Playing around with virtualization

I finally got my new work machine. There was some problems in getting it to work, and I was away from the office for couple of weeks. But this week I’ve got to play with it.

The machine

  • AMD Phenom II X6 1090T
  • Asus M4A785TD-V EVO
  • 16 GB of RAM
  • And 1 TB hard drive

Virtual project environments

I don’t want to pollute the host system with different compilers and other project related stuff. Virtual machines provide a clean and easy to deploy system for all developers in the office. One of us builds the environment and then distributes to others.

This machine is kind of hub for everything, that’s why it has so much memory. I can run several virtual machines in parallel without thinking if the machine can handle it. I have already tested it with four guests. They were using Qt Creator to build projects and it didn’t even sweat. Good stuff.

The idea is to build similar machine to our server cabinet to run these same virtual environments in a CI configuration. Then the same environment is used in the CI and in the developers desk in all the projects. It eases running the tests and makes sure that the developers are free to concentrate on the actual work.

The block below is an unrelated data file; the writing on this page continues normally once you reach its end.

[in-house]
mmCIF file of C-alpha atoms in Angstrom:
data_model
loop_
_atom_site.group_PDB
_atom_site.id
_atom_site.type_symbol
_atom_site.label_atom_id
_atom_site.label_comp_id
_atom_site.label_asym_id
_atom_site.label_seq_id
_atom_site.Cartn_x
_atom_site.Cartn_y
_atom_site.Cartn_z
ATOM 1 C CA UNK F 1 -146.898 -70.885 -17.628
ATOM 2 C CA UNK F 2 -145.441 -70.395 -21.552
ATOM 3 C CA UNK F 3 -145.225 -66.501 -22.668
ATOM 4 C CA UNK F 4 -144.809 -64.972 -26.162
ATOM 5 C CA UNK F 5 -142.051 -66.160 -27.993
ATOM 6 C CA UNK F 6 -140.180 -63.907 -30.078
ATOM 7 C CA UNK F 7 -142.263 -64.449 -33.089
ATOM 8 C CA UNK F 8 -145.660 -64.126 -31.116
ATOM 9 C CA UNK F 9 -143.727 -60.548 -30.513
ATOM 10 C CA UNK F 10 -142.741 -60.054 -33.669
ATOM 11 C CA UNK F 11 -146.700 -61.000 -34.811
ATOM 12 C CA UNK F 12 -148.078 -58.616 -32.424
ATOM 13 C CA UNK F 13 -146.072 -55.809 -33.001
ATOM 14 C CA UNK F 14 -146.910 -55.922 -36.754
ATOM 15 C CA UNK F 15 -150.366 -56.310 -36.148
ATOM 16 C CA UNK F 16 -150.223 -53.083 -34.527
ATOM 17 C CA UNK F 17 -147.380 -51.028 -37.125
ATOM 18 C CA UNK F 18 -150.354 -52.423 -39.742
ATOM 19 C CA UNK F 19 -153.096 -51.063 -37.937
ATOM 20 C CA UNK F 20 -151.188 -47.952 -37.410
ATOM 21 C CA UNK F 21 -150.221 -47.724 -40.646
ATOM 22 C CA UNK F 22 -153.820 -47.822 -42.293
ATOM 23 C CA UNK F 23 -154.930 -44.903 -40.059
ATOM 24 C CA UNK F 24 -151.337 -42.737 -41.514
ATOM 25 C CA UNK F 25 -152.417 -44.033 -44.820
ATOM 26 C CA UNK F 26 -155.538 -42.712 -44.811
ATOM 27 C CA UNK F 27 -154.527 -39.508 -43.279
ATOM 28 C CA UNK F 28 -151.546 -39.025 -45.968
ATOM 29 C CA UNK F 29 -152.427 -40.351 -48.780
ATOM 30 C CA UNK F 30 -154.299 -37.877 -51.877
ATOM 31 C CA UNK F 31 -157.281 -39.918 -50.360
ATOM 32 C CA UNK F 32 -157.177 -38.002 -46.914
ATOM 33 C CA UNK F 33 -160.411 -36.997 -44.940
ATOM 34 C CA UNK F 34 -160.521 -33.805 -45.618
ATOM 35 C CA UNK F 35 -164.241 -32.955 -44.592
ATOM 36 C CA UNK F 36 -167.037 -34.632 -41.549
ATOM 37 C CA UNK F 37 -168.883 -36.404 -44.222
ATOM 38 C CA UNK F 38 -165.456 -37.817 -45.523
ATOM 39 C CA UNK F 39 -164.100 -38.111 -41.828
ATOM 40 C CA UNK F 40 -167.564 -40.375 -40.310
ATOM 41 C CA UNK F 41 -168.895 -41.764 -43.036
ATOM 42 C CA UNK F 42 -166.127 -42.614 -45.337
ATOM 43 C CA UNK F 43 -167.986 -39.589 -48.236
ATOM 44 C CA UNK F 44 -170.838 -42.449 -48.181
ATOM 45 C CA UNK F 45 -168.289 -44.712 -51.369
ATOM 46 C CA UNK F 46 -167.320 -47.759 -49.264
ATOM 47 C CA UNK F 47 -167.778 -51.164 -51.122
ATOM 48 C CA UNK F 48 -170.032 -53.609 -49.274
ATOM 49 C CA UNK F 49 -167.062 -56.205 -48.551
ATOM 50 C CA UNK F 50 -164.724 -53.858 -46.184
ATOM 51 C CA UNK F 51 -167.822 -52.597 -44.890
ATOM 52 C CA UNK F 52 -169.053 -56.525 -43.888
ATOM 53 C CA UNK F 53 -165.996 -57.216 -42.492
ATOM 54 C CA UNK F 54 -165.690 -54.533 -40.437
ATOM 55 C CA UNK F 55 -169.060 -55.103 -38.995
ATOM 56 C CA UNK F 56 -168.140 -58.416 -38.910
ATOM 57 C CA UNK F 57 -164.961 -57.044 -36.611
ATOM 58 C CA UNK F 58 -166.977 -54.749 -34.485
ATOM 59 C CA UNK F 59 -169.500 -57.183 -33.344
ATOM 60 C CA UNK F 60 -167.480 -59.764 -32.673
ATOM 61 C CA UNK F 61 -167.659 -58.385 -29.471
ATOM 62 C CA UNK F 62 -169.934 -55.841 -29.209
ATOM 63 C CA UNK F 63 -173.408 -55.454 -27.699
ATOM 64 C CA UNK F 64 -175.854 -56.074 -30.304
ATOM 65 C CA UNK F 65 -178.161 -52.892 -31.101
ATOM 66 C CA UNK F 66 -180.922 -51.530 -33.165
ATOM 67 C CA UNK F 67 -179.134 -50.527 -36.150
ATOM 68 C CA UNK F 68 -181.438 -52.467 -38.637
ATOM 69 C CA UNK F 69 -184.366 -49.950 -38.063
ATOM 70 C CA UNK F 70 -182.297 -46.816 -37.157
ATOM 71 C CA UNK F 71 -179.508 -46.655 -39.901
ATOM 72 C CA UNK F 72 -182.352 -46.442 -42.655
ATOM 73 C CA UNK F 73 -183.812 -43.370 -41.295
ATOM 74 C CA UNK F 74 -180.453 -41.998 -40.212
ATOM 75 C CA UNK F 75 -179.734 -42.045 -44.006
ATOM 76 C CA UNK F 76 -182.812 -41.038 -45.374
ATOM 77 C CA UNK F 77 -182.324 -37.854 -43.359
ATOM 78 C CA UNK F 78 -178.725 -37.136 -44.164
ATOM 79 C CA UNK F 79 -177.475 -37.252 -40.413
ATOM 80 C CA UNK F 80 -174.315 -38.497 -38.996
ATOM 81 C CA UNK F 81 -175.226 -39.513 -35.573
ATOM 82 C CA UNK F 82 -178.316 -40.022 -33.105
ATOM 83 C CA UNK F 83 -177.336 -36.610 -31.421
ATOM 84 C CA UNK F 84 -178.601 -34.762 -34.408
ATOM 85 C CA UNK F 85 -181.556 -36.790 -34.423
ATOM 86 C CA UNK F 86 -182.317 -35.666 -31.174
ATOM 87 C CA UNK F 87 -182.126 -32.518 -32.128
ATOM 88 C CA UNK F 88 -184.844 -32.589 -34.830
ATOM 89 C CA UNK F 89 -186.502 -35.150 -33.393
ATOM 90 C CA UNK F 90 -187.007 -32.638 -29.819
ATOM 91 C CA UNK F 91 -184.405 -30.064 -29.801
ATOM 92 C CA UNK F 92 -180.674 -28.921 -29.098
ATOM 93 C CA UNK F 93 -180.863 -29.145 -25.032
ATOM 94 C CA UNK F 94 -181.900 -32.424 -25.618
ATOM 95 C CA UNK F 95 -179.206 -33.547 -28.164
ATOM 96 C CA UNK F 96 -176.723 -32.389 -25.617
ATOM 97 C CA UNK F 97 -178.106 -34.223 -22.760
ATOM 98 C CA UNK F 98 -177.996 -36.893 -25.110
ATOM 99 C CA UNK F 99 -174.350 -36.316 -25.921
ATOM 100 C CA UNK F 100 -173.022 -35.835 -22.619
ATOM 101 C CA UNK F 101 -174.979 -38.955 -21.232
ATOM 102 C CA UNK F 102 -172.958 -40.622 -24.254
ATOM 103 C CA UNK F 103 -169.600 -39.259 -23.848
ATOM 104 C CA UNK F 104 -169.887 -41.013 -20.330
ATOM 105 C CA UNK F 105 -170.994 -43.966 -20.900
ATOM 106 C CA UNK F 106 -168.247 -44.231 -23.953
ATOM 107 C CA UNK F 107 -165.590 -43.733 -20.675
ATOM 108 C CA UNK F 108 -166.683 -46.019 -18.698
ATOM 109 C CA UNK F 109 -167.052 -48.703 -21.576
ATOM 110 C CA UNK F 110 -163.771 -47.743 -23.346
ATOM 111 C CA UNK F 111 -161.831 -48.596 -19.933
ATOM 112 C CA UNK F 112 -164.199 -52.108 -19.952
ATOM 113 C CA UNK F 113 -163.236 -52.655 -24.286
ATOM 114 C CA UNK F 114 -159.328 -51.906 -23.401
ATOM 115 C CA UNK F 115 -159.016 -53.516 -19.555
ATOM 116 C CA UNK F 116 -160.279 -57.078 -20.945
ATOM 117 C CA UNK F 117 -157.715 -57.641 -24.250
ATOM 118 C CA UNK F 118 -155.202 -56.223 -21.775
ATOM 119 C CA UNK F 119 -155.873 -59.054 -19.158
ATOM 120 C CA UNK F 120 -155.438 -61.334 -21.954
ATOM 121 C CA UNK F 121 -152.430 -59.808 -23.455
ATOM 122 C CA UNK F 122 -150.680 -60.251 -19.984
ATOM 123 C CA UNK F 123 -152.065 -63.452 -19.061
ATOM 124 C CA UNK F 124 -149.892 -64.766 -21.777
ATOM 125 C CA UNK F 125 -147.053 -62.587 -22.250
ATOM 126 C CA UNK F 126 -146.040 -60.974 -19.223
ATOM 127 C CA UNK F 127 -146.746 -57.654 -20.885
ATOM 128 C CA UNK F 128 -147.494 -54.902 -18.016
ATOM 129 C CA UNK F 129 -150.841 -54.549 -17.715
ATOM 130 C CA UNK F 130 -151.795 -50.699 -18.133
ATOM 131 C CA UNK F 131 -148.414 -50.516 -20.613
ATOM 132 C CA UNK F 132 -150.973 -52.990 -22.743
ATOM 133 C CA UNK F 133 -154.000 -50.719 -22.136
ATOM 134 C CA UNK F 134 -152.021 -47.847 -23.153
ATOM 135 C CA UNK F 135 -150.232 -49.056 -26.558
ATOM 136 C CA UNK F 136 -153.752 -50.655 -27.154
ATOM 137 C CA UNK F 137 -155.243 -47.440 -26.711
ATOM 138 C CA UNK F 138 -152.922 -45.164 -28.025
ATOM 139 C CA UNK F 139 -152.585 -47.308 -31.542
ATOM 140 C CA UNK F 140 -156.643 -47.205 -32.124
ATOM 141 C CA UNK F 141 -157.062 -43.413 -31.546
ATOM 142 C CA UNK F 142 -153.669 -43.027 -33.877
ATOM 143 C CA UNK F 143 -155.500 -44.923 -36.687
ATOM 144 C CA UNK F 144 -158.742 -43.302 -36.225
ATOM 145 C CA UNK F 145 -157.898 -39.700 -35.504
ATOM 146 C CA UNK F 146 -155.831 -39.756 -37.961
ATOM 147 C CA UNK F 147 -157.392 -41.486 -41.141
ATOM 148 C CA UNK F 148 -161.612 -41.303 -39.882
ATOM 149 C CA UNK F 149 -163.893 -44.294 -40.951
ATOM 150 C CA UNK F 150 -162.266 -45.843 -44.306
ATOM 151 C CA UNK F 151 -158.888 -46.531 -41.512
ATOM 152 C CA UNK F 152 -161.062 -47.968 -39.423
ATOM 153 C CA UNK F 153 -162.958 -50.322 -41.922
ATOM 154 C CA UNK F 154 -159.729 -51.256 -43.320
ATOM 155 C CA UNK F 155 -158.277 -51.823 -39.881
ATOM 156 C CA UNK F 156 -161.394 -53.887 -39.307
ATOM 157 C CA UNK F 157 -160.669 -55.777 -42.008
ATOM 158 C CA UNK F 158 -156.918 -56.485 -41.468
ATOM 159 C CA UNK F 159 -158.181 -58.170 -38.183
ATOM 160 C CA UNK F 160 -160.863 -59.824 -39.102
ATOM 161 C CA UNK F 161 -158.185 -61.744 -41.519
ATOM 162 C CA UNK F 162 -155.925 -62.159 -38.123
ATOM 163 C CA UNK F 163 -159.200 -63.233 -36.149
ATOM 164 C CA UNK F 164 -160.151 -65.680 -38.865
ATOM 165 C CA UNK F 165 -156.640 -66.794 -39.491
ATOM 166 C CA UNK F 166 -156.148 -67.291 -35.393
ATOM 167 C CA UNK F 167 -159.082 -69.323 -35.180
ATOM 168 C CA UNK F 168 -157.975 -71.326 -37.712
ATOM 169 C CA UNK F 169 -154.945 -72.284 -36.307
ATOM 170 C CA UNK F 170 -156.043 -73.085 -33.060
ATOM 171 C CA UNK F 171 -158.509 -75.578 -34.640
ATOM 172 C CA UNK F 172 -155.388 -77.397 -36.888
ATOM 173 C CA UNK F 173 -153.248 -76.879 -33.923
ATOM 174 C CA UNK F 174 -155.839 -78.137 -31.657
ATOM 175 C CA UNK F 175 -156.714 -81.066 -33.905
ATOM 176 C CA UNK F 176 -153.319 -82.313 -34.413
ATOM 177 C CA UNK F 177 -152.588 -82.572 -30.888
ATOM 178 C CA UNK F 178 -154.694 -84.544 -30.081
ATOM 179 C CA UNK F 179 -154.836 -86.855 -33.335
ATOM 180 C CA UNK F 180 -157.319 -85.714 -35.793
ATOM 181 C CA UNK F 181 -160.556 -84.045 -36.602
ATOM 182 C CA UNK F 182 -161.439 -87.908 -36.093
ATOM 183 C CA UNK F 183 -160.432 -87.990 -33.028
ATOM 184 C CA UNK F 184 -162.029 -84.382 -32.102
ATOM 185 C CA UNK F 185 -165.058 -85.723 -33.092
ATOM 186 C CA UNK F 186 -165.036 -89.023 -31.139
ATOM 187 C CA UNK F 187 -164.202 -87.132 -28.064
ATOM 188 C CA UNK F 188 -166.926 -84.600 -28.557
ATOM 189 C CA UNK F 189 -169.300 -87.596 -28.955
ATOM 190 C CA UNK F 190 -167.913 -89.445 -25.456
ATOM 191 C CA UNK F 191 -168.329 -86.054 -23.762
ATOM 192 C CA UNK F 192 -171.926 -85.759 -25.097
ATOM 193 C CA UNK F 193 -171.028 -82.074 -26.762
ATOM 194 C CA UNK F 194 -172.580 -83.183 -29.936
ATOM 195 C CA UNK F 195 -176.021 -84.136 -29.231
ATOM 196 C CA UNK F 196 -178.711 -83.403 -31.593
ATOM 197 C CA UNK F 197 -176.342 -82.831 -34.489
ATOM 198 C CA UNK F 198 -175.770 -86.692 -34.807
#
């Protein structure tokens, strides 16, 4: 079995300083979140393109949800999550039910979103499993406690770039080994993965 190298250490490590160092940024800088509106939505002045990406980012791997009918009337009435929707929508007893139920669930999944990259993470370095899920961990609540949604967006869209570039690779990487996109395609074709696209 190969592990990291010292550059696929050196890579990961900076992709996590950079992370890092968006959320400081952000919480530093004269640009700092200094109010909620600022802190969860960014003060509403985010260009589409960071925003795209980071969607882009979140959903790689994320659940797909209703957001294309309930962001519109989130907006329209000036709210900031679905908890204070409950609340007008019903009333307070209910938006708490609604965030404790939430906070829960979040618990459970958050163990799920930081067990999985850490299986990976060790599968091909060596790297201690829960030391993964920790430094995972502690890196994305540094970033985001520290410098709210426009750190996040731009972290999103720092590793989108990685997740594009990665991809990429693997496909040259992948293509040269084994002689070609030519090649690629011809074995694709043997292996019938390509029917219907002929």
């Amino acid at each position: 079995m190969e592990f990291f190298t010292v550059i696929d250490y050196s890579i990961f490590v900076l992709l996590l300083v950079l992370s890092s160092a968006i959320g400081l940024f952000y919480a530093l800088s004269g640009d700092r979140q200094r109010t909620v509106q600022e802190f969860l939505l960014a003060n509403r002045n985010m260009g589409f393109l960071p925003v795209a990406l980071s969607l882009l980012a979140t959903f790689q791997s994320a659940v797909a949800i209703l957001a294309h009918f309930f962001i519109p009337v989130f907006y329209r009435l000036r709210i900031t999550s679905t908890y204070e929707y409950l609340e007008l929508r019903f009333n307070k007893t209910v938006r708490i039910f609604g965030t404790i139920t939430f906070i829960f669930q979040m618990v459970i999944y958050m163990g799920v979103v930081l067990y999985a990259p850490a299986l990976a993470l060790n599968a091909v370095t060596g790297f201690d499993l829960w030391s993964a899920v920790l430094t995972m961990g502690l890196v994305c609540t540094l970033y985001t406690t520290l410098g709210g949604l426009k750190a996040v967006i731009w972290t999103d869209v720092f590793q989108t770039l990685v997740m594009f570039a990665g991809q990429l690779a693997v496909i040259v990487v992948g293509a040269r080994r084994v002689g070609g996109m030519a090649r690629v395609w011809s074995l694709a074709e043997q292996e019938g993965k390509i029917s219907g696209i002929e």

Virtualization host

The host system is Ubuntu server edition with KDE packages. I’ve now played around with the Ubuntu server edition for couple of weeks and it seems better for my taste than the desktop edition. I don’t know yet why, but it has this vibe.

In the end I seddled for KVM and libvirt as those provide all the tools I need for now. And I don’t have any complaints.

At first I was thinking of using VirtualBox, but it wasn’t the best choice for me. It has all the fancy graphical UIs and stuff and I’m not that big fan of those features.


But I’m big fan of virtualization in the server environment. It makes everything so easy to handle. I don’t have to have physical access to the machine on a regular basis as I have full console acceess thru the host system. Also it helps that the same image can be run in my desktop machine, server in the office, and then in the server in a datacenter in some secure location.

In the office I now have several virtual servers running. Each only having one specific purpose. There is CI master, and several slaves for different environments. Terminal server, and mercurial/git hosting, and of course fileserver all running in separate virtual servers. And then additional to those we have occasionally running some project and testing environments.

One cool idea I have is to run stress test and network simulation with multiple virtual machines simulating the network setup.